By William M. Isaac
Saturday, September 27, 2008
Congressional leaders are badly divided on the Treasury plan to purchase $700 billion in troubled loans. Their angst is understandable: It is far from clear that the plan is necessary or will accomplish its objectives.
It's worth recalling that our country dealt with far more credit problems in the 1980s in a far harsher economic environment than it faces today. About 3,000 bank and thrift failures were handled without producing depositor panics and massive instability in the financial system.
The Federal Deposit Insurance Corp. has just handled Washington Mutual, now the largest bank failure in history, in an orderly manner, with no cost to the FDIC fund or taxpayers. This is proof that our time-tested system for resolving banking problems works.
One argument for the urgency of the Treasury proposal is that money market funds were under a great deal of pressure last week as investors lost confidence and began withdrawing their money. But putting the government's guarantee behind money market funds -- as Treasury did last week -- should have resolved this concern.
Another rationale for acting immediately on the bailout is that bank depositors are getting panicky -- mostly in reaction to the July failure of IndyMac, in which uninsured depositors were exposed to loss.
Does this mean that we need to enact an emergency program to purchase $700 billion worth of real estate loans? If the problem is depositor confidence, perhaps we need to be clearer about the fact that the FDIC fund is backed by the full faith and credit of the government.
If stronger action is needed, the FDIC could announce that it will handle all bank failures, except those involving significant fraudulent activities, as assisted mergers that would protect all depositors and other general creditors. This is how the FDIC handled Washington Mutual. It would be easy to announce this as a temporary program if needed to calm depositors.
An additional benefit of this approach is that community banks would be put on a par with the largest banks, reassuring depositors who are unconvinced that the government will protect uninsured depositors in small banks.
I have doubts that the $700 billion bailout, if enacted, would work. Would banks really be willing to part with the loans, and would the government be able to sell them in the marketplace on terms that the taxpayers would find acceptable?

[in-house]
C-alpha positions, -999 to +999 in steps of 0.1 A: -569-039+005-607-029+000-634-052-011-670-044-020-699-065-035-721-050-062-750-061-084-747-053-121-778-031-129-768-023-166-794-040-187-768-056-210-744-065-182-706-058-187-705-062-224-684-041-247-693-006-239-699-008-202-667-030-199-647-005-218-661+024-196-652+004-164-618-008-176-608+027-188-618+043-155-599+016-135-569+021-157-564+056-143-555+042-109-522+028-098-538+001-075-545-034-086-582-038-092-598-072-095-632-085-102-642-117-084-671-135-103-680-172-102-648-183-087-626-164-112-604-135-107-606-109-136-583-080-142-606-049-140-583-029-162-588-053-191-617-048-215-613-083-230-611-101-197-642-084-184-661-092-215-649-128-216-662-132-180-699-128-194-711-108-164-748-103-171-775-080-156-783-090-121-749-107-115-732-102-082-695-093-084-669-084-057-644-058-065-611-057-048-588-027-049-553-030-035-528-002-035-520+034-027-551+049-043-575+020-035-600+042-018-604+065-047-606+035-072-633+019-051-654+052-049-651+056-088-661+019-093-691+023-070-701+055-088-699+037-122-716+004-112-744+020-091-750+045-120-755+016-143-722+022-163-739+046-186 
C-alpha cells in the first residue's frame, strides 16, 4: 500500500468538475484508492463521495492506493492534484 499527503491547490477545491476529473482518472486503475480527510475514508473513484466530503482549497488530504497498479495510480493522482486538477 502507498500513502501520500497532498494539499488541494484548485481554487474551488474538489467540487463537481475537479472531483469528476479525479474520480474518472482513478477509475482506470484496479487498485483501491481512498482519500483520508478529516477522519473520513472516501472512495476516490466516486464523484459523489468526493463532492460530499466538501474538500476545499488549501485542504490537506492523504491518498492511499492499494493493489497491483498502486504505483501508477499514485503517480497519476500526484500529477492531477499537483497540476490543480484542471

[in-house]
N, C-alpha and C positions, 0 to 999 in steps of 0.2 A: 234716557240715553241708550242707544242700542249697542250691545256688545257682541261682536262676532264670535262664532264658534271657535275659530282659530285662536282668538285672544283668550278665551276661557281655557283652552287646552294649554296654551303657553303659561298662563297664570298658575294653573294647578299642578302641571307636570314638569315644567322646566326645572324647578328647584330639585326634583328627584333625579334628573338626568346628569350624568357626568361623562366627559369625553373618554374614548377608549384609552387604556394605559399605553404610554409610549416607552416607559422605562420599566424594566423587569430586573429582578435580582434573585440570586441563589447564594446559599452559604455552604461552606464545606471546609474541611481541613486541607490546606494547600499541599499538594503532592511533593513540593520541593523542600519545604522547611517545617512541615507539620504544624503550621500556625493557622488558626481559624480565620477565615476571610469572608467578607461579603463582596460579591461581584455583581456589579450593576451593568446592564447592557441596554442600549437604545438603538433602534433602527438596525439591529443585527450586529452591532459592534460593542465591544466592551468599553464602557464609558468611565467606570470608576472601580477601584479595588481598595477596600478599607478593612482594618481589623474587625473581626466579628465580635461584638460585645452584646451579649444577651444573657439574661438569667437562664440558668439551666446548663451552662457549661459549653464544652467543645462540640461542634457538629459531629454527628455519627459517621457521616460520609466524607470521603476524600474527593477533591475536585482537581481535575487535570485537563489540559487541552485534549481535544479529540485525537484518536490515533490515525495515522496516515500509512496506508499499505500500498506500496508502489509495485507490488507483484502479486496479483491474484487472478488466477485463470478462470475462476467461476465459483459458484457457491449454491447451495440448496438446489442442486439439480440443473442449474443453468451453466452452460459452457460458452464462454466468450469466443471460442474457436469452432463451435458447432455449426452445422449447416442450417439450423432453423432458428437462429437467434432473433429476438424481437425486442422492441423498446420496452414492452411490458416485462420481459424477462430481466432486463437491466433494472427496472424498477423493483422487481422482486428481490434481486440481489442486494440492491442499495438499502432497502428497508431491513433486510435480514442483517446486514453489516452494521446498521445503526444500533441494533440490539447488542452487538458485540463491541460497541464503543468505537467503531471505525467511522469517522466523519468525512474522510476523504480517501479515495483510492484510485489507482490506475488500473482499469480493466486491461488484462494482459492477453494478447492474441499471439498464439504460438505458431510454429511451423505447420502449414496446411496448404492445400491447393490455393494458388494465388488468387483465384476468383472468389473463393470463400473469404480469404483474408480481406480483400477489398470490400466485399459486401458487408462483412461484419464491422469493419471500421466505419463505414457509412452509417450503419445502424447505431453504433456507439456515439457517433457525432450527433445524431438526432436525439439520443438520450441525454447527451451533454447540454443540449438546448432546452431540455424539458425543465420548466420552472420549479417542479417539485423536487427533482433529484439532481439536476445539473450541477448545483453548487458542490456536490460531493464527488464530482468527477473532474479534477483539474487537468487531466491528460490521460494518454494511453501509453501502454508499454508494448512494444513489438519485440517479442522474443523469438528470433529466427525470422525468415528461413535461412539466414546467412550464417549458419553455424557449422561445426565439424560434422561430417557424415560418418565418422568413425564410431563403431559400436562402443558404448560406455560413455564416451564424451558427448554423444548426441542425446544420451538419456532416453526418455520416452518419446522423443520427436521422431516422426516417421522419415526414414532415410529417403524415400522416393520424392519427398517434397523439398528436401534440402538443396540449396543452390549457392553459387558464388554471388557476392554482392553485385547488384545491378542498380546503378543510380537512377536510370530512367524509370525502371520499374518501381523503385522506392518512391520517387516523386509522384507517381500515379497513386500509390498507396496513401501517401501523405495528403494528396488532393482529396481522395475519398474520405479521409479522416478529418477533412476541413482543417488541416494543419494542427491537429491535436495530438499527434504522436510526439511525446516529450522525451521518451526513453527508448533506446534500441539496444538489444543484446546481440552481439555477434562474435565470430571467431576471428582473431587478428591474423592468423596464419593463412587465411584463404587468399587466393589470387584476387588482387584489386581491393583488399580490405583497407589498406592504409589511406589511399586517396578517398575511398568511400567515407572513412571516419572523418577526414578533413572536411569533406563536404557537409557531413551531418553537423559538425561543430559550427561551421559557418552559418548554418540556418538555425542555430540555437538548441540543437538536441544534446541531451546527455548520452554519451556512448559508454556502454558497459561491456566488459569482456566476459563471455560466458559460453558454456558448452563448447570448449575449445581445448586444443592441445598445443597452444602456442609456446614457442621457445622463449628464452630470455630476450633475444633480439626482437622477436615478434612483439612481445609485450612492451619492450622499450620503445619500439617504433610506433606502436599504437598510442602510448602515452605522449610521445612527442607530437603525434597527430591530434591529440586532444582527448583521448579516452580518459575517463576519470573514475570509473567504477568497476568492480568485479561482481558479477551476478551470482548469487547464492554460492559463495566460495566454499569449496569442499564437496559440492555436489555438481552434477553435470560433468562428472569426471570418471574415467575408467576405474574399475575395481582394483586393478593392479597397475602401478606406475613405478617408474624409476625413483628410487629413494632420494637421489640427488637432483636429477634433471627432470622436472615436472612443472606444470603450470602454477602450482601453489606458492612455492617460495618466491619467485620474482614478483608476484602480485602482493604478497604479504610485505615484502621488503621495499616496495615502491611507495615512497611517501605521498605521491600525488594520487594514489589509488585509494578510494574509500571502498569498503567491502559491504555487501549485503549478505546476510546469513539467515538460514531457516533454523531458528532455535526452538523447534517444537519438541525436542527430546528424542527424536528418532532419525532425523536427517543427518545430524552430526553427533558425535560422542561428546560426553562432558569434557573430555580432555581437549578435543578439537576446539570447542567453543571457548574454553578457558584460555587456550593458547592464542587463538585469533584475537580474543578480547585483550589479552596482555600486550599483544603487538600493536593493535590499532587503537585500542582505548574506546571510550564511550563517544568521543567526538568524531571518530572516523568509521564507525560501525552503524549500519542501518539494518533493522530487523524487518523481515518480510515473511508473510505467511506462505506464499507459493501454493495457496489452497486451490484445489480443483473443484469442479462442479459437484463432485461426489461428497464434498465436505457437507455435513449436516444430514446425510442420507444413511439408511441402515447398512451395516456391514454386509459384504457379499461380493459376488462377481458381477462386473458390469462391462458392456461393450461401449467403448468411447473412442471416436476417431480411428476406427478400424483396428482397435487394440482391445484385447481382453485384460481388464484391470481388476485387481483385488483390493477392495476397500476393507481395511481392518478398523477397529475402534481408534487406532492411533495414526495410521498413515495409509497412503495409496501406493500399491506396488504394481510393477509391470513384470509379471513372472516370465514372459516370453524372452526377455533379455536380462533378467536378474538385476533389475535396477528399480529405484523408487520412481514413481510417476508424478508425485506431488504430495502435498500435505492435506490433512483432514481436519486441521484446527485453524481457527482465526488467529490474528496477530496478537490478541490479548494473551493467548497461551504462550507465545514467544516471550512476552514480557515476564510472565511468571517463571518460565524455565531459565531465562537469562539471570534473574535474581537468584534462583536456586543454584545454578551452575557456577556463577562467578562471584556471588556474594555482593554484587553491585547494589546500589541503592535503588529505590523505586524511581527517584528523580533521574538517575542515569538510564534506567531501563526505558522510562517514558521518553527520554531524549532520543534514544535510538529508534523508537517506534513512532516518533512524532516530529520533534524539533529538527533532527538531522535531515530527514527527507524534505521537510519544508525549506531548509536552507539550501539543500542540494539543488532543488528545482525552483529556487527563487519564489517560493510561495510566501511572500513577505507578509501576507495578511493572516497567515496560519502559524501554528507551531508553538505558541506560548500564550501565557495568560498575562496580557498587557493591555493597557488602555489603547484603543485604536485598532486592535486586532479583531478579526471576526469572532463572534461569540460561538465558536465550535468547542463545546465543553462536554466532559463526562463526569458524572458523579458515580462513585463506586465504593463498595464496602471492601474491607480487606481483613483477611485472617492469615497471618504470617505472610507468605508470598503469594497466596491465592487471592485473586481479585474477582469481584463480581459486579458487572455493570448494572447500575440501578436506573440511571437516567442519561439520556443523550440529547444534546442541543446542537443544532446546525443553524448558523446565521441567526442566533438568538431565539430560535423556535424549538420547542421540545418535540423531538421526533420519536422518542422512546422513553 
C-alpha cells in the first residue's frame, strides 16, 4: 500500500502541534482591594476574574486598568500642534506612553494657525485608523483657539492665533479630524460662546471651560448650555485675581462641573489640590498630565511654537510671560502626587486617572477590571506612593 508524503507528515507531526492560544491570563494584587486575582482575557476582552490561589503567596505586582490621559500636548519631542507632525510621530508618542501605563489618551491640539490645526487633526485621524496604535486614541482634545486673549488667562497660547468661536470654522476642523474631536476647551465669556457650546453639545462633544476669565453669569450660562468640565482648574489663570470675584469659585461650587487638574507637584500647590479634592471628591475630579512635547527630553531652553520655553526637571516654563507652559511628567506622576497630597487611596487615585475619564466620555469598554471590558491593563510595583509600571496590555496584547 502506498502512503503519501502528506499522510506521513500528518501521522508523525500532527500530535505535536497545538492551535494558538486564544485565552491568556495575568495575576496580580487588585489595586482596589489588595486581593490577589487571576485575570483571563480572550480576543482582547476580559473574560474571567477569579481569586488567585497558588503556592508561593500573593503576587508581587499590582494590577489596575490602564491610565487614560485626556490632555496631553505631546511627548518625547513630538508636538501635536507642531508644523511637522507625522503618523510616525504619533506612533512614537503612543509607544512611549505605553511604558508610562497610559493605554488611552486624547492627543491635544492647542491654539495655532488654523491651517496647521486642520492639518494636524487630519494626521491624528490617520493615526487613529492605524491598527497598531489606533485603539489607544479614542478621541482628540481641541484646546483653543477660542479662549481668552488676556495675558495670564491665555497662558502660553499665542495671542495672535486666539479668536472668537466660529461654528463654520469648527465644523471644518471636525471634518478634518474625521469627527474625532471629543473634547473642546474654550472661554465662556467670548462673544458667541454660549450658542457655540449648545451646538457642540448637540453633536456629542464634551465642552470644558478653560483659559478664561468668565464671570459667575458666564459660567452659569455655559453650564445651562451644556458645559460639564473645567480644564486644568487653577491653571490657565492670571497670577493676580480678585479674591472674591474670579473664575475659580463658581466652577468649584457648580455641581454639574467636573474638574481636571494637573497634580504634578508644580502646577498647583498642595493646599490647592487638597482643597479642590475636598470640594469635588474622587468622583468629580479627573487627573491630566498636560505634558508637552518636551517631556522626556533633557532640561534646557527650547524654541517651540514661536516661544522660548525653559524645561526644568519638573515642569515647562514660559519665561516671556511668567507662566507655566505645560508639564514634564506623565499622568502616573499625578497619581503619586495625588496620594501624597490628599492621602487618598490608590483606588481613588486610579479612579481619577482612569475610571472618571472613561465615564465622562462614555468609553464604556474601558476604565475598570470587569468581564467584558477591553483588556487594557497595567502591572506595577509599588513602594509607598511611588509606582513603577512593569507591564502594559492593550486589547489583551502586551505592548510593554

To get banks to sell the loans, the government would need to buy them at a price greater than what the private sector would pay today. Many investors are open to purchasing the loans now, but the financial institutions and investors cannot agree on price. Thus private money is sitting on the sidelines until there is clear evidence that we are at the floor in real estate.
Having financial institutions sell the loans to the government at inflated prices so the government can turn around and sell the loans to well-heeled investors at lower prices strikes me as a very good deal for everyone but U.S. taxpayers. Surely we can do better.
One alternative is a "net worth certificate" program along the lines of what Congress enacted in the 1980s for the savings and loan industry. It was a big success and could work in the current climate. The FDIC resolved a $100 billion insolvency in the savings banks for a total cost of less than $2 billion.
The net worth certificate program was designed to shore up the capital of weak banks to give them more time to resolve their problems. The program involved no subsidy and no cash outlay.
The FDIC purchased net worth certificates (subordinated debentures, a commonly used form of capital in banks) in troubled banks that the agency determined could be viable if they were given more time. Banks entering the program had to agree to strict supervision from the FDIC, including oversight of compensation of top executives and removal of poor management.
The FDIC paid for the net worth certificates by issuing FDIC senior notes to the banks; there was no cash outlay. The interest rate on the net worth certificates and the FDIC notes was identical, so there was no subsidy.
If such a program were enacted today, the capital position of banks with real estate holdings would be bolstered, giving those banks the ability to sell and restructure assets and get on with their rehabilitation. No taxpayer money would be spent, and the asset sale transactions would remain in the private sector where they belong.
If we were to (1) implement a program to ease the fears of depositors and other general creditors of banks; (2) keep tight restrictions on short sellers of financial stocks; (3) suspend fair-value accounting (which has contributed mightily to our problems by marking assets to unrealistic fire-sale prices); and (4) authorize a net worth certificate program, we could settle the financial markets without significant expense to taxpayers.
Say Congress spends $700 billion of taxpayer money on the loan purchase proposal. What do we do next? If, however, we implement the program suggested above, we will have $700 billion of dry powder we can put to work in targeted tax incentives if needed to get the economy moving again.
The banks do not need taxpayers to carry their loans. They need proper accounting and regulatory policies that will give them time to work through their problems.
The writer was chairman of the Federal Deposit Insurance Corp. from 1981 to 1985. He is chairman of Secura Group, a Washington financial services consulting firm that is a subsidiary of LECG.